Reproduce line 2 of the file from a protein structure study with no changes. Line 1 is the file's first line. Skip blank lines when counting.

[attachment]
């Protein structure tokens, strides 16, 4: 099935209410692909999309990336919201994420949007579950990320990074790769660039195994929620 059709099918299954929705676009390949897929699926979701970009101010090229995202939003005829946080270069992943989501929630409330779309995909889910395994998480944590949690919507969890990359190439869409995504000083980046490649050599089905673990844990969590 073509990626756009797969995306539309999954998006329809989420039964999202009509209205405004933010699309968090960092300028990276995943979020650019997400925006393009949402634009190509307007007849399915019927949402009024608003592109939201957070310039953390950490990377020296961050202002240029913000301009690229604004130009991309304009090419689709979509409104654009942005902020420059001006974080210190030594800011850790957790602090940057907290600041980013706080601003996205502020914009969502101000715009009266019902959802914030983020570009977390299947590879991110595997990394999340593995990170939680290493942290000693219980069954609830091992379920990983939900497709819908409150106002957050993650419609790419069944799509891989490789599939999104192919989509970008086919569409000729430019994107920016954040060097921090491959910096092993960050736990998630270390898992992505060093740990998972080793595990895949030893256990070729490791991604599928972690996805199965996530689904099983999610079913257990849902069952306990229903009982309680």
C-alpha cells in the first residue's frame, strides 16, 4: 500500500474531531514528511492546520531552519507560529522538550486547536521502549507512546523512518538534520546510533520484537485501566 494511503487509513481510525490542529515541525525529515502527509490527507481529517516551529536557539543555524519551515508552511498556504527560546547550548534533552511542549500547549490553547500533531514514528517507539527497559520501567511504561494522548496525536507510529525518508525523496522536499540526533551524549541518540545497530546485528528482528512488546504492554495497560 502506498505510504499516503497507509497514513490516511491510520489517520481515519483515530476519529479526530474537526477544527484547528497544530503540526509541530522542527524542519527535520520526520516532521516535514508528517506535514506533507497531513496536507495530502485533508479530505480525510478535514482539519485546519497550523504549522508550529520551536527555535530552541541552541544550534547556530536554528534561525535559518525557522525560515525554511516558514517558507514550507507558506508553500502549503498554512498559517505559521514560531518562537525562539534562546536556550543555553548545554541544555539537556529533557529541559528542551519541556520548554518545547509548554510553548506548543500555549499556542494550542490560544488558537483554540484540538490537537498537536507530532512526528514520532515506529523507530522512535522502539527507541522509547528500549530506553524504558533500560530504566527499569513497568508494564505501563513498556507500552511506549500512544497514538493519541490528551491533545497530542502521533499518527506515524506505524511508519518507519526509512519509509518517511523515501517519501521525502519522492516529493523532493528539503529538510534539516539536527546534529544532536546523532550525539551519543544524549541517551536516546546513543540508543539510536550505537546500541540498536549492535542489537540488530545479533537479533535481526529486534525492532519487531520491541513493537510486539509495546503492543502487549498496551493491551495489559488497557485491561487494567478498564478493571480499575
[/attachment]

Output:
C-alpha cells in the first residue's frame, strides 16, 4: 500500500474531531514528511492546520531552519507560529522538550486547536521502549507512546523512518538534520546510533520484537485501566 494511503487509513481510525490542529515541525525529515502527509490527507481529517516551529536557539543555524519551515508552511498556504527560546547550548534533552511542549500547549490553547500533531514514528517507539527497559520501567511504561494522548496525536507510529525518508525523496522536499540526533551524549541518540545497530546485528528482528512488546504492554495497560 502506498505510504499516503497507509497514513490516511491510520489517520481515519483515530476519529479526530474537526477544527484547528497544530503540526509541530522542527524542519527535520520526520516532521516535514508528517506535514506533507497531513496536507495530502485533508479530505480525510478535514482539519485546519497550523504549522508550529520551536527555535530552541541552541544550534547556530536554528534561525535559518525557522525560515525554511516558514517558507514550507507558506508553500502549503498554512498559517505559521514560531518562537525562539534562546536556550543555553548545554541544555539537556529533557529541559528542551519541556520548554518545547509548554510553548506548543500555549499556542494550542490560544488558537483554540484540538490537537498537536507530532512526528514520532515506529523507530522512535522502539527507541522509547528500549530506553524504558533500560530504566527499569513497568508494564505501563513498556507500552511506549500512544497514538493519541490528551491533545497530542502521533499518527506515524506505524511508519518507519526509512519509509518517511523515501517519501521525502519522492516529493523532493528539503529538510534539516539536527546534529544532536546523532550525539551519543544524549541517551536516546546513543540508543539510536550505537546500541540498536549492535542489537540488530545479533537479533535481526529486534525492532519487531520491541513493537510486539509495546503492543502487549498496551493491551495489559488497557485491561487494567478498564478493571480499575